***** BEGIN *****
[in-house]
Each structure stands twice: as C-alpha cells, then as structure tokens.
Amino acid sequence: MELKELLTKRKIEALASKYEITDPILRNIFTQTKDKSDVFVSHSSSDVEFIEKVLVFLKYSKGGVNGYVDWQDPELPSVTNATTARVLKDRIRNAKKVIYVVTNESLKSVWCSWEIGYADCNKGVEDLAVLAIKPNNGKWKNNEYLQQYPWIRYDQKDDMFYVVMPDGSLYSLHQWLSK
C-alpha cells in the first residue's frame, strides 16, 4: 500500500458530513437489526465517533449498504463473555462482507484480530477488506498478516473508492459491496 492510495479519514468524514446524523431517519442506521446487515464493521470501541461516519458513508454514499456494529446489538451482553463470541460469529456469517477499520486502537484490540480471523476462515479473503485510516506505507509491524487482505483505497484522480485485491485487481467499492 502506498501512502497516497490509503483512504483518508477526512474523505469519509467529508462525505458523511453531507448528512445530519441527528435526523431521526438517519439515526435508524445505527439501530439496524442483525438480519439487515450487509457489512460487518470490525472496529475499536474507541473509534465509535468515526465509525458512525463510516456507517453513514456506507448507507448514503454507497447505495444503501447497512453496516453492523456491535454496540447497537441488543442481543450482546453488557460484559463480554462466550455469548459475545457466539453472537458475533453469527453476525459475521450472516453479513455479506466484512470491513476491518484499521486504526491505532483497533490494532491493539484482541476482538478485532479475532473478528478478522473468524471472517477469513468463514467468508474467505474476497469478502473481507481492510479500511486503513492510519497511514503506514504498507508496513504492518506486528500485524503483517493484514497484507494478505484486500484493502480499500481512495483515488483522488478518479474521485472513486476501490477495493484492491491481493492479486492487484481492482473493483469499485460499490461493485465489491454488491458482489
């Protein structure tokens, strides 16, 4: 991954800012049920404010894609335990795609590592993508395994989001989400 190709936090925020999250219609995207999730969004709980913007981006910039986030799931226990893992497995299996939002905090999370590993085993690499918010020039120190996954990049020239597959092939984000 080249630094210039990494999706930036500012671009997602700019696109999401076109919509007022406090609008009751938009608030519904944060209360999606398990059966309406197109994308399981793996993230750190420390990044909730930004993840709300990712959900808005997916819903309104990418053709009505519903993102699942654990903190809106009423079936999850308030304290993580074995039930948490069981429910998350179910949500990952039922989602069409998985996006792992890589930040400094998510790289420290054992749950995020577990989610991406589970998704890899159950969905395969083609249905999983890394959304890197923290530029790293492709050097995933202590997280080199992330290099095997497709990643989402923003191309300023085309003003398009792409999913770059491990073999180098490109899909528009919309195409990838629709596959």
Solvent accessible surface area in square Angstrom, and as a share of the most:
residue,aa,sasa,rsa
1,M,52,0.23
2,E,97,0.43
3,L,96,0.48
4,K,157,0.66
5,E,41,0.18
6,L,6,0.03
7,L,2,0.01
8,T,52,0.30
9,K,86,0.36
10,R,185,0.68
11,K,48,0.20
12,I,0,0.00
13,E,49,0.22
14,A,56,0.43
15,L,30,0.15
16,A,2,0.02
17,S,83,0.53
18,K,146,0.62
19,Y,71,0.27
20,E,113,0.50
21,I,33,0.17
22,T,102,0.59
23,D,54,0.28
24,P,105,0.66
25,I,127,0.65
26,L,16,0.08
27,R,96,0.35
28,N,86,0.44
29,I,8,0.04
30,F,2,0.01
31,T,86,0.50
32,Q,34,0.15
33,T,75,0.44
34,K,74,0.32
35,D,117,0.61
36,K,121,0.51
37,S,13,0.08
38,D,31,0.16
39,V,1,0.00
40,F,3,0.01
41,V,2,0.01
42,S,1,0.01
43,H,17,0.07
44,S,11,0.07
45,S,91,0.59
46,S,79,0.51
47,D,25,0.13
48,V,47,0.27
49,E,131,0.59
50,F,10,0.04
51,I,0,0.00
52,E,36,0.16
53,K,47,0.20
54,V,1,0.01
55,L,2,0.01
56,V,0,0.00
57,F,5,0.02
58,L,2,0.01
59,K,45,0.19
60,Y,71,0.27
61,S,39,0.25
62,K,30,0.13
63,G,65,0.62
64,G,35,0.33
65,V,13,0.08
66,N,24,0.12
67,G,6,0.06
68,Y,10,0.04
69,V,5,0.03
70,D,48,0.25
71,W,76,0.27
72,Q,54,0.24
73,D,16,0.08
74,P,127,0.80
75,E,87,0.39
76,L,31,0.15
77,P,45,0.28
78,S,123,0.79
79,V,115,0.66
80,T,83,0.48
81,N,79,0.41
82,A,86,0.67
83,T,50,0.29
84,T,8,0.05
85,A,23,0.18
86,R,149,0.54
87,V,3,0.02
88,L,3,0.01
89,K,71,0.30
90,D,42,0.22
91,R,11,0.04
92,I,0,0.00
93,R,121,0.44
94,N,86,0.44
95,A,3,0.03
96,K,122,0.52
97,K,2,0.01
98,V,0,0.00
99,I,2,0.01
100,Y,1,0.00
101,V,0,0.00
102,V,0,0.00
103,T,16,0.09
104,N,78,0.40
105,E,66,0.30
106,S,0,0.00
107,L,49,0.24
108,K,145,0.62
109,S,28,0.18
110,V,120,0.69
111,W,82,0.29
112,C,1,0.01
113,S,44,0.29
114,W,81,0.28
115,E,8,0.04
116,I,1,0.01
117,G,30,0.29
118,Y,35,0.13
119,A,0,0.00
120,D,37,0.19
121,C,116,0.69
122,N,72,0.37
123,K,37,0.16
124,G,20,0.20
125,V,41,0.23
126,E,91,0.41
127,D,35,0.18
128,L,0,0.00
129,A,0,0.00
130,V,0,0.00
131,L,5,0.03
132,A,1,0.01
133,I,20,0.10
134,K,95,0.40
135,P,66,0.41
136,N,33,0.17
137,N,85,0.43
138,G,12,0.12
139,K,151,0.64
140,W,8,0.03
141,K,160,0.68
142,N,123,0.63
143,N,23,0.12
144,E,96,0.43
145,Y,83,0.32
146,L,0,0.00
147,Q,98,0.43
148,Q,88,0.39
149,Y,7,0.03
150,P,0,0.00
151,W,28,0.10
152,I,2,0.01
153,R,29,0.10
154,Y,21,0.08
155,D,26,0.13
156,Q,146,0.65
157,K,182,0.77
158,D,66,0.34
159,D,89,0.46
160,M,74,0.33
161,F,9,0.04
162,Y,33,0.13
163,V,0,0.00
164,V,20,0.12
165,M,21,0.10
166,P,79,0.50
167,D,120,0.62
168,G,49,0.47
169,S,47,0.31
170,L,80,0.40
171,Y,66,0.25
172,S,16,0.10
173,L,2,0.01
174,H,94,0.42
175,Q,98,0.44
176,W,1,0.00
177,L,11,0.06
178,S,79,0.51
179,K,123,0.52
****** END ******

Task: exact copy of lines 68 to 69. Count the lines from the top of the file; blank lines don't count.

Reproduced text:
61,S,39,0.25
62,K,30,0.13